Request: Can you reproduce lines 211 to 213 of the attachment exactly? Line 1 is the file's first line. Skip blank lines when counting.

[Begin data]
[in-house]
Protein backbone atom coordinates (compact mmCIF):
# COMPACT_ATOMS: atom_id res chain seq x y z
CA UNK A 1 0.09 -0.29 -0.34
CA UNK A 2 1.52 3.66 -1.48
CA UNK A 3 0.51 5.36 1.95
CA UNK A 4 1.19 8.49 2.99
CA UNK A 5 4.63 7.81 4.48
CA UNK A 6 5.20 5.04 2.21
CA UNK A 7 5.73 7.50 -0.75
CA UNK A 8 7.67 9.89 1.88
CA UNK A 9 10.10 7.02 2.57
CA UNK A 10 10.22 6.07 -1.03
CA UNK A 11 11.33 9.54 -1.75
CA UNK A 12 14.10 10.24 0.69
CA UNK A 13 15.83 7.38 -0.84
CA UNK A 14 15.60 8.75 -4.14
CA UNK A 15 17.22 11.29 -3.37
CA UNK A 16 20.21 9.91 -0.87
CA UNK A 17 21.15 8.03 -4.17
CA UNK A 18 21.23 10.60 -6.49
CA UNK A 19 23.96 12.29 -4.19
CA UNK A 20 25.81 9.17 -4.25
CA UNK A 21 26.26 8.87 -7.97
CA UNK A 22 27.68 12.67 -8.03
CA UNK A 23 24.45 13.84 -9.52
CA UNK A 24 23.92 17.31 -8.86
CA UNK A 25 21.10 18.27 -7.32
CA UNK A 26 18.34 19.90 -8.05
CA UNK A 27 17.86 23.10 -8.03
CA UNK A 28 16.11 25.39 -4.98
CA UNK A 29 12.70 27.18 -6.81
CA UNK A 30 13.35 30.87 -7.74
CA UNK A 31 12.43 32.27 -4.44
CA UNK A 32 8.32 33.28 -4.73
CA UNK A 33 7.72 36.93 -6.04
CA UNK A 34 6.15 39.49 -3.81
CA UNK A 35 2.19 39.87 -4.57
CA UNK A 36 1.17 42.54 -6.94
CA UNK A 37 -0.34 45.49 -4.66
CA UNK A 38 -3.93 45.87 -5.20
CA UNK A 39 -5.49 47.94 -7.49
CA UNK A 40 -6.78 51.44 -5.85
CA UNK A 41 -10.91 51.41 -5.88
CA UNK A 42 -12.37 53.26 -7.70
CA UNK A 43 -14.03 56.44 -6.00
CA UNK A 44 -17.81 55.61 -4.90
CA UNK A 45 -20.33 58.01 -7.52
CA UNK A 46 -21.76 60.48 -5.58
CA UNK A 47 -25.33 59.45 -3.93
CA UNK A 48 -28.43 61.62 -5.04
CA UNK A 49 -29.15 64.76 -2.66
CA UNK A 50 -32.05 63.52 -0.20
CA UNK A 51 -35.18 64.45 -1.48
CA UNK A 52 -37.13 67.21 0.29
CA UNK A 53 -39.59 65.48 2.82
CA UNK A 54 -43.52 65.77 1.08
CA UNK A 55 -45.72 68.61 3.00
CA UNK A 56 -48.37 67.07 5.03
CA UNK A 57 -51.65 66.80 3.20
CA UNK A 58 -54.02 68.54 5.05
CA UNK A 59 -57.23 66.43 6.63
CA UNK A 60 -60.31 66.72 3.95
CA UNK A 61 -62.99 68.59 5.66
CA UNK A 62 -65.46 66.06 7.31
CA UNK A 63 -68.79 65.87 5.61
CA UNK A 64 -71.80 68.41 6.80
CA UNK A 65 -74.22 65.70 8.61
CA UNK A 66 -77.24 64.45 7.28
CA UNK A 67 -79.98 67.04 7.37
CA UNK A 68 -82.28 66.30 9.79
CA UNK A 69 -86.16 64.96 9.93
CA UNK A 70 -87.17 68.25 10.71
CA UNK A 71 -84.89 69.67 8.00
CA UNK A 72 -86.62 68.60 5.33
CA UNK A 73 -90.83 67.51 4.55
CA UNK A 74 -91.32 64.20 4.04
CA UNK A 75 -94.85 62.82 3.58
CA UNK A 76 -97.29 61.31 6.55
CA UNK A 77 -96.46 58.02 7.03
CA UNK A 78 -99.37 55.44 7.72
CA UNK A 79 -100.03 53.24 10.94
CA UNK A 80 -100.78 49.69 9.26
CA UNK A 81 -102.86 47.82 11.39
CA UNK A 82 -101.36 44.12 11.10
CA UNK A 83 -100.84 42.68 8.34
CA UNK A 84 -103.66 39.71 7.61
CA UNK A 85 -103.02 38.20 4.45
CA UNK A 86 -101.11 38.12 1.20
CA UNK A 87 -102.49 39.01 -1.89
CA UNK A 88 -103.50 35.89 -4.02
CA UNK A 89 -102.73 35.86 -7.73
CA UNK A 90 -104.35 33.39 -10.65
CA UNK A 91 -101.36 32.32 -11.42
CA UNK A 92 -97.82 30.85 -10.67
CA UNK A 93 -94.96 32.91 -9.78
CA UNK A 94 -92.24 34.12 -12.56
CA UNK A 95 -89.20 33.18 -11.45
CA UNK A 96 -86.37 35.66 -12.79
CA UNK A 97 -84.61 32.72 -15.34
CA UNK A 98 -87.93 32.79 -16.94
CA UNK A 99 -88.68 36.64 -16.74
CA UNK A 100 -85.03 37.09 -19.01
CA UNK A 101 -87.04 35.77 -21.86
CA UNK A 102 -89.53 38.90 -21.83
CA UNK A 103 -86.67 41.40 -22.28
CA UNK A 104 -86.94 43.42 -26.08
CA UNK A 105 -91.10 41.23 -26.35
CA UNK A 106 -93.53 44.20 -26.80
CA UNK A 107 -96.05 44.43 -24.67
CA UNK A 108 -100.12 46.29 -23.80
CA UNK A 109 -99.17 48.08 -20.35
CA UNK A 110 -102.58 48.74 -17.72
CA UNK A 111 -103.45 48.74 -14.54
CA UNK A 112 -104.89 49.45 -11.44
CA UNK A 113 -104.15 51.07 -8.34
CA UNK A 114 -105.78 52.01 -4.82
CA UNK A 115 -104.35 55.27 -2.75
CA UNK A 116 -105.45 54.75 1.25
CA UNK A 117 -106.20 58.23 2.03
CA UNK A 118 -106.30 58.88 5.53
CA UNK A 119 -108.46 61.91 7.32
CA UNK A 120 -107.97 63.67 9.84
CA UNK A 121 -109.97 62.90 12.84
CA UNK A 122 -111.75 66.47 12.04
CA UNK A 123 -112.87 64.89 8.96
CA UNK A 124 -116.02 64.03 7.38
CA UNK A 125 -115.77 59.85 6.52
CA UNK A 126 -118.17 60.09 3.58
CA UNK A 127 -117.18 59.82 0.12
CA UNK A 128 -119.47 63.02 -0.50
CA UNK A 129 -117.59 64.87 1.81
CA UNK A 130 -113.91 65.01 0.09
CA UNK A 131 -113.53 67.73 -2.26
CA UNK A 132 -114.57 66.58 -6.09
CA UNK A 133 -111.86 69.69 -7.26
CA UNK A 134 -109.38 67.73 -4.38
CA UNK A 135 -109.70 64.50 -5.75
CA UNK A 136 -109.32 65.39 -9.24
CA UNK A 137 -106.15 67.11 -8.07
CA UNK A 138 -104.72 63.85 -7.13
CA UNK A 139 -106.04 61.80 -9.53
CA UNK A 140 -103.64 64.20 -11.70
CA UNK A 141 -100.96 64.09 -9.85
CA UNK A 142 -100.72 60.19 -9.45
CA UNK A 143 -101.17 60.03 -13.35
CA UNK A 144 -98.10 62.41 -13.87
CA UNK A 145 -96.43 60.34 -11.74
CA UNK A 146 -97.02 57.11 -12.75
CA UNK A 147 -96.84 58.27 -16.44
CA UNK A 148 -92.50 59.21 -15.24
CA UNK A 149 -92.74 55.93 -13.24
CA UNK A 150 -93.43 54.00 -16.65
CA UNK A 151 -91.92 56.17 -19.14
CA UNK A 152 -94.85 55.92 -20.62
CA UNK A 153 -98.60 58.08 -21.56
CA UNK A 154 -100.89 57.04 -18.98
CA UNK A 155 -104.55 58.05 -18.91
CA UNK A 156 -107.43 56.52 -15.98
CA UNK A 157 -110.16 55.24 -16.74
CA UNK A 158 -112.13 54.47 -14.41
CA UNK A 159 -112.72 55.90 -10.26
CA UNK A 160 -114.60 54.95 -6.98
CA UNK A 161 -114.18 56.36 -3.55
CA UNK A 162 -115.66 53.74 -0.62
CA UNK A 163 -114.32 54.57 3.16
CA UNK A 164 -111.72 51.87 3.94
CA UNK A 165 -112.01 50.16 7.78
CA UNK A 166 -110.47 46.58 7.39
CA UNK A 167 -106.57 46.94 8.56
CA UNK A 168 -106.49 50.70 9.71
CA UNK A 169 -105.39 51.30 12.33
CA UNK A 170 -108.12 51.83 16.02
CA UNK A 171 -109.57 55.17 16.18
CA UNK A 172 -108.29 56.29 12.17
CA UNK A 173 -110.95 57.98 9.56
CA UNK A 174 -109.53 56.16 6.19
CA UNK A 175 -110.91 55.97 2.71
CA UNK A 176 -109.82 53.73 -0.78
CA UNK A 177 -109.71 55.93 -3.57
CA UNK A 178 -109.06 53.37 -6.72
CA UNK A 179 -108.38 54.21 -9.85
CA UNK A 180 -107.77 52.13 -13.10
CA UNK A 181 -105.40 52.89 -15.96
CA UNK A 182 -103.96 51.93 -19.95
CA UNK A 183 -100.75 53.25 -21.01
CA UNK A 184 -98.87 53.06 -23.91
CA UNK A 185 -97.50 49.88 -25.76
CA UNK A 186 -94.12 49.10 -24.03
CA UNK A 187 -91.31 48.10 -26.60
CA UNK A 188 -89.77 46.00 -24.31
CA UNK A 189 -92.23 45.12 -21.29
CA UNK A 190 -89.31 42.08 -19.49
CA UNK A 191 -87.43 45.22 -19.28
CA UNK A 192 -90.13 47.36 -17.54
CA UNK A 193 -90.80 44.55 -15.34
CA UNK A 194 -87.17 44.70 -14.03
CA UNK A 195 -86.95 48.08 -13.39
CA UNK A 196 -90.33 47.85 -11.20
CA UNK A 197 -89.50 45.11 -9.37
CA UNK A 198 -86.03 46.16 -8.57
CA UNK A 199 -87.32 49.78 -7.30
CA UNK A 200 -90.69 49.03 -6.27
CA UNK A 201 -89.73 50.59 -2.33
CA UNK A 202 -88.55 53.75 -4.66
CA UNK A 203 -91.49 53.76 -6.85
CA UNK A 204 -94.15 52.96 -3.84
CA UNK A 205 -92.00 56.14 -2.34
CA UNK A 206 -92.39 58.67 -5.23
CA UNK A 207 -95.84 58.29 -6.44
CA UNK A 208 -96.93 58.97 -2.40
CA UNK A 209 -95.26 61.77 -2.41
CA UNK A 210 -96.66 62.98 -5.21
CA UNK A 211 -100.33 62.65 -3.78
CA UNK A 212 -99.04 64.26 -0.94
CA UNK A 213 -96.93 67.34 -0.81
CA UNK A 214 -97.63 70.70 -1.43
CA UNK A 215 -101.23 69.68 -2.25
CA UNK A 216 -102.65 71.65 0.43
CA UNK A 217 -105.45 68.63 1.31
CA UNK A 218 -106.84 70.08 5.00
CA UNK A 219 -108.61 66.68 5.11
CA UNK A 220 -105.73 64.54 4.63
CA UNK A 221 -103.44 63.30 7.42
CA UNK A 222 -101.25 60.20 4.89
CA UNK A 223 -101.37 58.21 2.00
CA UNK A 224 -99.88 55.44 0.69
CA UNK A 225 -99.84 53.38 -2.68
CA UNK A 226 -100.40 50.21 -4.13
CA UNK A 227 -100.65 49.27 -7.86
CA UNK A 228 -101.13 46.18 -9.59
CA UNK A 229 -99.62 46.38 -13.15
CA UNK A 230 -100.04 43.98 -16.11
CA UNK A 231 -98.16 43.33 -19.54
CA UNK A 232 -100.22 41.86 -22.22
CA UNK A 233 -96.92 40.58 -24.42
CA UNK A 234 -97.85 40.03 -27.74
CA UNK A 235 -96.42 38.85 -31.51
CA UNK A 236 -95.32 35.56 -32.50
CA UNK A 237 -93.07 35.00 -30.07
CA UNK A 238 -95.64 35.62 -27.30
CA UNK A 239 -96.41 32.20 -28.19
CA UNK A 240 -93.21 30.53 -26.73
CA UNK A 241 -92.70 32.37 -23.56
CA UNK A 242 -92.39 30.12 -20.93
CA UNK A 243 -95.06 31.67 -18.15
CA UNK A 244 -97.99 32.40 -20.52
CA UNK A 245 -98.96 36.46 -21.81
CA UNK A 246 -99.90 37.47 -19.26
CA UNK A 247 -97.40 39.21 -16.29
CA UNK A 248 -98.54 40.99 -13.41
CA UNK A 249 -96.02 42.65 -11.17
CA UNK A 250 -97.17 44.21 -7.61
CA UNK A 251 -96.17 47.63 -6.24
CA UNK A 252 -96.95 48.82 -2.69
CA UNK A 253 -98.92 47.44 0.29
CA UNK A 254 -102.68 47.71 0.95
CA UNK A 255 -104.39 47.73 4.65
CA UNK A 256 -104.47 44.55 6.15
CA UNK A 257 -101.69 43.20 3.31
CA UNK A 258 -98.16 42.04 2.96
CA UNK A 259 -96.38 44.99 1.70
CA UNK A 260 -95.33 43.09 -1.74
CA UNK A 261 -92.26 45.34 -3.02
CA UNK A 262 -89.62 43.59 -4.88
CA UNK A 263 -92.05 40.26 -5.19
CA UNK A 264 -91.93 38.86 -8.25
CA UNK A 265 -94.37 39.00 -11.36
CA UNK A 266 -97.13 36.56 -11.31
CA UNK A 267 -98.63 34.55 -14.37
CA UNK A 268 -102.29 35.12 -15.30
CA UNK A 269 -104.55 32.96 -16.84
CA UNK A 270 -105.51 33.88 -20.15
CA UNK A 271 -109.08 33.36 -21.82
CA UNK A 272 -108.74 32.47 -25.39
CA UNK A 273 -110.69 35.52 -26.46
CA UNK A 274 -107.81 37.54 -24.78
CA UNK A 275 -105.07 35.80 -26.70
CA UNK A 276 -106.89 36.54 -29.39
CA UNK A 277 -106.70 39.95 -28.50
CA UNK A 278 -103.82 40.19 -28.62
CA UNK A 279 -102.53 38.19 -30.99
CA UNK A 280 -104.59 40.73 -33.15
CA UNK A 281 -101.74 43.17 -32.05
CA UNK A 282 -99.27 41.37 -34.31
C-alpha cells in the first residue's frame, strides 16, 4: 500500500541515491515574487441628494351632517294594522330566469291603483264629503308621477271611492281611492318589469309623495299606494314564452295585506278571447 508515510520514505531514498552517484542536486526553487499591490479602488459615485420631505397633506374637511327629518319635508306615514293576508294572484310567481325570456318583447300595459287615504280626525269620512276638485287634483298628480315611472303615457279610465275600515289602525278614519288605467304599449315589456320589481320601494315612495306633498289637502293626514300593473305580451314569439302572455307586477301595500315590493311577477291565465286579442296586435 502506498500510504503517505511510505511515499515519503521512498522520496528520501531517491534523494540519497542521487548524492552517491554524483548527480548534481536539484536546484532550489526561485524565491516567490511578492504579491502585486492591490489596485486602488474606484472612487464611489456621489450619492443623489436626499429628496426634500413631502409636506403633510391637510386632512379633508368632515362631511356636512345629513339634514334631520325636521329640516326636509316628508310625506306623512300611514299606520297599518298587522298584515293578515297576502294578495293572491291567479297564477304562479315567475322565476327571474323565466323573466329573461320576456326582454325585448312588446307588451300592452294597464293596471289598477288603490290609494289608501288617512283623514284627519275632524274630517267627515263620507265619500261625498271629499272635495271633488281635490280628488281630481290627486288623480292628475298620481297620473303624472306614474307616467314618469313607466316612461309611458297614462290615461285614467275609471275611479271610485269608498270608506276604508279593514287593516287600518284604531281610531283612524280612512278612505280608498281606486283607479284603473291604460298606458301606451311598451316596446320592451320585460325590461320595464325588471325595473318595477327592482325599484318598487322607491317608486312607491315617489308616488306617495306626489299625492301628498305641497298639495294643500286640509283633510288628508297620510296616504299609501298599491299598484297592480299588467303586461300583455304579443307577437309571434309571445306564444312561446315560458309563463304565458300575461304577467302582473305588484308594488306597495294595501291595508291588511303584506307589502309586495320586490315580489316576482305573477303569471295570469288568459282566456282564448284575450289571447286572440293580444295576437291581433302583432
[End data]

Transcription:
CA UNK A 208 -96.93 58.97 -2.40
CA UNK A 209 -95.26 61.77 -2.41
CA UNK A 210 -96.66 62.98 -5.21